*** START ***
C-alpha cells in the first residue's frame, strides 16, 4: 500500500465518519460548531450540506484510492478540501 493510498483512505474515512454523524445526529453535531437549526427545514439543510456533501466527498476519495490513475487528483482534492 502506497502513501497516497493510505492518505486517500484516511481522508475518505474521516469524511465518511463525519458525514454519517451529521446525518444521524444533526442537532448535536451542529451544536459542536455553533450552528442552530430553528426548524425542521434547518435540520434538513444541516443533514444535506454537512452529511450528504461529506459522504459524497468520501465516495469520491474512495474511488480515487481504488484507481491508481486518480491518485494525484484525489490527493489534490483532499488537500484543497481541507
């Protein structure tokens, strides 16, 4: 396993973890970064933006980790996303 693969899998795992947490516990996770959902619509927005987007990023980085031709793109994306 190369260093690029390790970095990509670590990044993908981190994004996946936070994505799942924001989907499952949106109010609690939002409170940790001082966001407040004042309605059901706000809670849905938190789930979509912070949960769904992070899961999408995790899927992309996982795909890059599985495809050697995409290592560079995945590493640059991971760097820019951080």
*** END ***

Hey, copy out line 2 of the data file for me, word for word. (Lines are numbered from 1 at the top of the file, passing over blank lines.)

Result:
């Protein structure tokens, strides 16, 4: 396993973890970064933006980790996303 693969899998795992947490516990996770959902619509927005987007990023980085031709793109994306 190369260093690029390790970095990509670590990044993908981190994004996946936070994505799942924001989907499952949106109010609690939002409170940790001082966001407040004042309605059901706000809670849905938190789930979509912070949960769904992070899961999408995790899927992309996982795909890059599985495809050697995409290592560079995945590493640059991971760097820019951080």